According to the release, the states that sued GM claimed that their negligence over the switch was unfair, deceptive and violated consumer protection laws – including New York’s executive law and general business law. Lawyer Jeffrey Benjamin, who is located in the New York area, has represented clients in court and tried cases that involve the New York Deceptive Practices Act. Given his experience when it comes to consumer rights and the honest policies that GM should have adopted a decade ago, the culmination of this case is encouraging. To those who’ve experienced fraud or suspect that they may be the victim of such practices, Lawyer Jeffrey Benjamin suggests that you find a skilled and experienced legal professional for you in court.
A verbal agreement sometimes isn’t enough to get the job done. In that case, written contracts serve as a commitment and — when viewed through the eyes of the law — is a binding one where both parties must uphold their end of the bargain. This is the point of view of New York-based attorney Jeffrey Benjamin, who specializes in consumers’ and businesses rights. His years of experience in the court room as a trial-tested attorney who has argued on behalf of clients in numerous jury and judge trials over two decades. Mr. Benjamin, has tried a variety of consumers’ rights and business litigation cases in court. They include breach of contract claims, deceptive practice cases, fraud, federal law violations, predatory lending, identity theft and alleged violations of state consumer fraud and warranty claims.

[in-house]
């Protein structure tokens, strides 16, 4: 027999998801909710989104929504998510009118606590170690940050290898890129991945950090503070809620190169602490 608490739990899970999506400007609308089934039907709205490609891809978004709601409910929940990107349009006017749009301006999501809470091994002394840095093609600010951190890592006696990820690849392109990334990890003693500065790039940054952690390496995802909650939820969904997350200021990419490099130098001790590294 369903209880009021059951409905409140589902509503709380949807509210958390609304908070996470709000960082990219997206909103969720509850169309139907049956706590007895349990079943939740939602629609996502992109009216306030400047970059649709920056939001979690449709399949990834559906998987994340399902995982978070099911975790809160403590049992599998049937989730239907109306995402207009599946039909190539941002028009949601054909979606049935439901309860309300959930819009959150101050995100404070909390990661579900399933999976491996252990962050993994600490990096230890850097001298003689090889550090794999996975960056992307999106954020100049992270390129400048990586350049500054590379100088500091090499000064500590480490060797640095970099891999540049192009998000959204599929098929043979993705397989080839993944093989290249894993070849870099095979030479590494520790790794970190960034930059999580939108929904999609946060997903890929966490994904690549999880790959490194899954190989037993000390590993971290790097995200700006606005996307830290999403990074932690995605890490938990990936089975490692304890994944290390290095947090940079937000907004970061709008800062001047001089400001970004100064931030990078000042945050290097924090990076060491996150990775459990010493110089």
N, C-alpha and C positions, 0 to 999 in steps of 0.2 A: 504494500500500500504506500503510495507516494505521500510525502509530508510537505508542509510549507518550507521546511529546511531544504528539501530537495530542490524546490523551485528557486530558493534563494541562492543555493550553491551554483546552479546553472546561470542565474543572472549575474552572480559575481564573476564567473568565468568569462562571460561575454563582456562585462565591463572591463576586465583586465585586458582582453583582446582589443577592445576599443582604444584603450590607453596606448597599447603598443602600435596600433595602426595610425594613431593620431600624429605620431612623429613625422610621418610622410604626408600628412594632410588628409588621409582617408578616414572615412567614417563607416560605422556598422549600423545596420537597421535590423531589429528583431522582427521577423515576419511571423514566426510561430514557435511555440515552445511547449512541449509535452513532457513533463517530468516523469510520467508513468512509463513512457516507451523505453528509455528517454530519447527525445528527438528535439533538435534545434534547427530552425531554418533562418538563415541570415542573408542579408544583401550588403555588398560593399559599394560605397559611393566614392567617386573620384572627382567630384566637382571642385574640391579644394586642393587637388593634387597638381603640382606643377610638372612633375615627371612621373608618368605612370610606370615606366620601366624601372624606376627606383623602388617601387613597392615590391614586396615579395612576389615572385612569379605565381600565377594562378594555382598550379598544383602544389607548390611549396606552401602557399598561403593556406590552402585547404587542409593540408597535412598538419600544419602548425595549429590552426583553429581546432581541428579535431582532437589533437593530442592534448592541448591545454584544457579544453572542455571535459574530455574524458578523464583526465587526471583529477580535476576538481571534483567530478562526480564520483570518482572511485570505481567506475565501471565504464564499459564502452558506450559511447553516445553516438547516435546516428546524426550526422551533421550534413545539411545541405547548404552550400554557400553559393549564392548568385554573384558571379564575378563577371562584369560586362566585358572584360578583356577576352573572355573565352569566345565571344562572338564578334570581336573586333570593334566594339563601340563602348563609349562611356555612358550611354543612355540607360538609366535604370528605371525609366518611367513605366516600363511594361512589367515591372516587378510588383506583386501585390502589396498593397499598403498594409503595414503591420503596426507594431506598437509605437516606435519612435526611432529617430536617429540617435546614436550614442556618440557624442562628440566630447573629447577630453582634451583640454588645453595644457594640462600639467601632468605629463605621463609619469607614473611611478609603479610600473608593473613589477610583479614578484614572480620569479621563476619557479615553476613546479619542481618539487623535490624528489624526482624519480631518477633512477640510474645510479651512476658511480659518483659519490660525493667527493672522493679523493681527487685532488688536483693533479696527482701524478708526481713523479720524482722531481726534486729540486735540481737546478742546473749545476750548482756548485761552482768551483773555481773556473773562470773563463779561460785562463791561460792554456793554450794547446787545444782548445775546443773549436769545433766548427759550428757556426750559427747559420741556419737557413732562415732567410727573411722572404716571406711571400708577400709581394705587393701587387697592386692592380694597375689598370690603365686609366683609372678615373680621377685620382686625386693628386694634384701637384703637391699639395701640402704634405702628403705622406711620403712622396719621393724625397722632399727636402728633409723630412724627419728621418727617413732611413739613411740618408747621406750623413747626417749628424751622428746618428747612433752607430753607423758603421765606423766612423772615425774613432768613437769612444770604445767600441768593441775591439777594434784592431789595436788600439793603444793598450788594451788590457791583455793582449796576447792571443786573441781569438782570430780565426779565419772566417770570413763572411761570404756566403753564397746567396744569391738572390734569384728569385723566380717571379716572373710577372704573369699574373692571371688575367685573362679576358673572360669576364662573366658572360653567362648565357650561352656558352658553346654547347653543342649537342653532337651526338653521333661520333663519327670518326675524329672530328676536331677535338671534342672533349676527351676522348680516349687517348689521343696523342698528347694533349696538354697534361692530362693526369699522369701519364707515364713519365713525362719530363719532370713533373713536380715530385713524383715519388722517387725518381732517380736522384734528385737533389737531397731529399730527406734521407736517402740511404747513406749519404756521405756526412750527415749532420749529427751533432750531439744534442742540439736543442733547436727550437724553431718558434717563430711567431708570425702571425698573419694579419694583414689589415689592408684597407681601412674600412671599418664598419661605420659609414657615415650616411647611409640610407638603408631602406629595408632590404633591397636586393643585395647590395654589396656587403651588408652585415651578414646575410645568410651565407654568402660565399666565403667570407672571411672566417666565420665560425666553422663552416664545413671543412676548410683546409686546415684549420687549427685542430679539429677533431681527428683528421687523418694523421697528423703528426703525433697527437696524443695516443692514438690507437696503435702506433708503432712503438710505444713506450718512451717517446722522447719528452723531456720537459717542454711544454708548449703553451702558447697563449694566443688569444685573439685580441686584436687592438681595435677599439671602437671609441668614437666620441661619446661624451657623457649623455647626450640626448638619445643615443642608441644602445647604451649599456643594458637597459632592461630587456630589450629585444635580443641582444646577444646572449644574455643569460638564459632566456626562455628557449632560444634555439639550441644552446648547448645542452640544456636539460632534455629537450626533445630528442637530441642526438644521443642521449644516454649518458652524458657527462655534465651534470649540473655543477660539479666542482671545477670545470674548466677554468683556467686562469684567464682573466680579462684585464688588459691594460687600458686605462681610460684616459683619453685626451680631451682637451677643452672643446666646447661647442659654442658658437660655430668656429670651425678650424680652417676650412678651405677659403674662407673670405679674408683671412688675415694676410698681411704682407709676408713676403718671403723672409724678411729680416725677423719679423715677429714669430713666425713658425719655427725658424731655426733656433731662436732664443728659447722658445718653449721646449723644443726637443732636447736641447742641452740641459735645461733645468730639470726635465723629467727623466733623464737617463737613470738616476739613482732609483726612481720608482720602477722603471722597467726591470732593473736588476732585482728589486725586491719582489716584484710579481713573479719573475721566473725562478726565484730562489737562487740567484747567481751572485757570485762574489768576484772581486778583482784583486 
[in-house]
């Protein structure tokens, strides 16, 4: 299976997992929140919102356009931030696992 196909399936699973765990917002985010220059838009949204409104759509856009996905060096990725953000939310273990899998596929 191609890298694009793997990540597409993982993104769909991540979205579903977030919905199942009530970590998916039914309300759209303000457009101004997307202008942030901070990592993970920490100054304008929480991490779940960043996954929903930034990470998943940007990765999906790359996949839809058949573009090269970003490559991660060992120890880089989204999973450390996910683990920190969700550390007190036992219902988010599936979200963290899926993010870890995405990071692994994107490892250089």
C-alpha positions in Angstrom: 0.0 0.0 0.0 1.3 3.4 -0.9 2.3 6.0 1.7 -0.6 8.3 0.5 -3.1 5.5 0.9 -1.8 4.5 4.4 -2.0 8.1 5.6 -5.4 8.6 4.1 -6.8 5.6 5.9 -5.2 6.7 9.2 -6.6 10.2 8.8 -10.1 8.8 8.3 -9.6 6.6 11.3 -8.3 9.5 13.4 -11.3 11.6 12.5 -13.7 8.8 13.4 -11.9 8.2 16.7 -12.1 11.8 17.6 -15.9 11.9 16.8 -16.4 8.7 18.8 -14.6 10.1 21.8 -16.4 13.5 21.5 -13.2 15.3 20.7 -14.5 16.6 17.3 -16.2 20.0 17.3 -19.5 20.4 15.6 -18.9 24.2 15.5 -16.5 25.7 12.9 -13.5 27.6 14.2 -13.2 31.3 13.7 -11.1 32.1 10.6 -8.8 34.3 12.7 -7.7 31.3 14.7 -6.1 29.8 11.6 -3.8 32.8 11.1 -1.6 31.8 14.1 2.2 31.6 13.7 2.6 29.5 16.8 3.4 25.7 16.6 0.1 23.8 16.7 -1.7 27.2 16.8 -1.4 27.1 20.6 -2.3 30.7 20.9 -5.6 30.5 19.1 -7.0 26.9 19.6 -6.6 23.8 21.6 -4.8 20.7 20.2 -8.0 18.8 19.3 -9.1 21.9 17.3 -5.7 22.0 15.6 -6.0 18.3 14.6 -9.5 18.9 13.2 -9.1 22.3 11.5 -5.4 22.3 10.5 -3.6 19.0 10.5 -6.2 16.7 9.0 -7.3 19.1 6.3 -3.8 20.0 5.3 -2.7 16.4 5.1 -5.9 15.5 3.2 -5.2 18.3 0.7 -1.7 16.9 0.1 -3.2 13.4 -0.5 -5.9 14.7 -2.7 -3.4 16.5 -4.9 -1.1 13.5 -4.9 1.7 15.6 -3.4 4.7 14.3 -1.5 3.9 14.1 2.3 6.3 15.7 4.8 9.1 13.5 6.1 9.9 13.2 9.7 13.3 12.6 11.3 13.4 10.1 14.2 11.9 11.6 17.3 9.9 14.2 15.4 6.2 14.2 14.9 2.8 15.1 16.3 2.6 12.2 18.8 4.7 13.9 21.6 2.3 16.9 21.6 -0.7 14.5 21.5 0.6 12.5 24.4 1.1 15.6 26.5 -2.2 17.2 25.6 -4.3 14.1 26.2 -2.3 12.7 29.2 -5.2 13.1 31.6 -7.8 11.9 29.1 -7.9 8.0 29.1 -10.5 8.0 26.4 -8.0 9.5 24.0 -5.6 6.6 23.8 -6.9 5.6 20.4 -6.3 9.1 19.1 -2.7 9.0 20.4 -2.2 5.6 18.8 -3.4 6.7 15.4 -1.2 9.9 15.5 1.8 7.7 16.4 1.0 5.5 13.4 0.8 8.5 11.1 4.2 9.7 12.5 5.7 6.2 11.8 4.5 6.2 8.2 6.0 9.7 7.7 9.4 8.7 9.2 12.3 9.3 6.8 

What do those who retain New York lawyer Jeffrey Benjamin stand to when in a legal bind? Plenty, especially when you consider his past successes in the court room. For example, a landmark fraud case ended in June 2010 with a favorable jury verdict and a $200,000 verdict. Just one month before that, he achieved a successful verdict in a May 2010 case between two construction contractors. Mr. Benjamin, works by the motto in his law practice: “Don’t be a victim. Fight fraud, and pursue your legal rights.”
If you’ve been named in a lawsuit or think that you have a solid legal case against someone, trusting a skilled trial attorney is one of the wisest decisions you can make. That’s because aggressive lawyers will argue to a jury or judge that your claims should win. And With a strong group of legal experts beside him, Mr. Benjamin’s partnerships mean you’ll have additional resources on your side which is critical when you’re going up against the larger corporations with seemingly endless resources.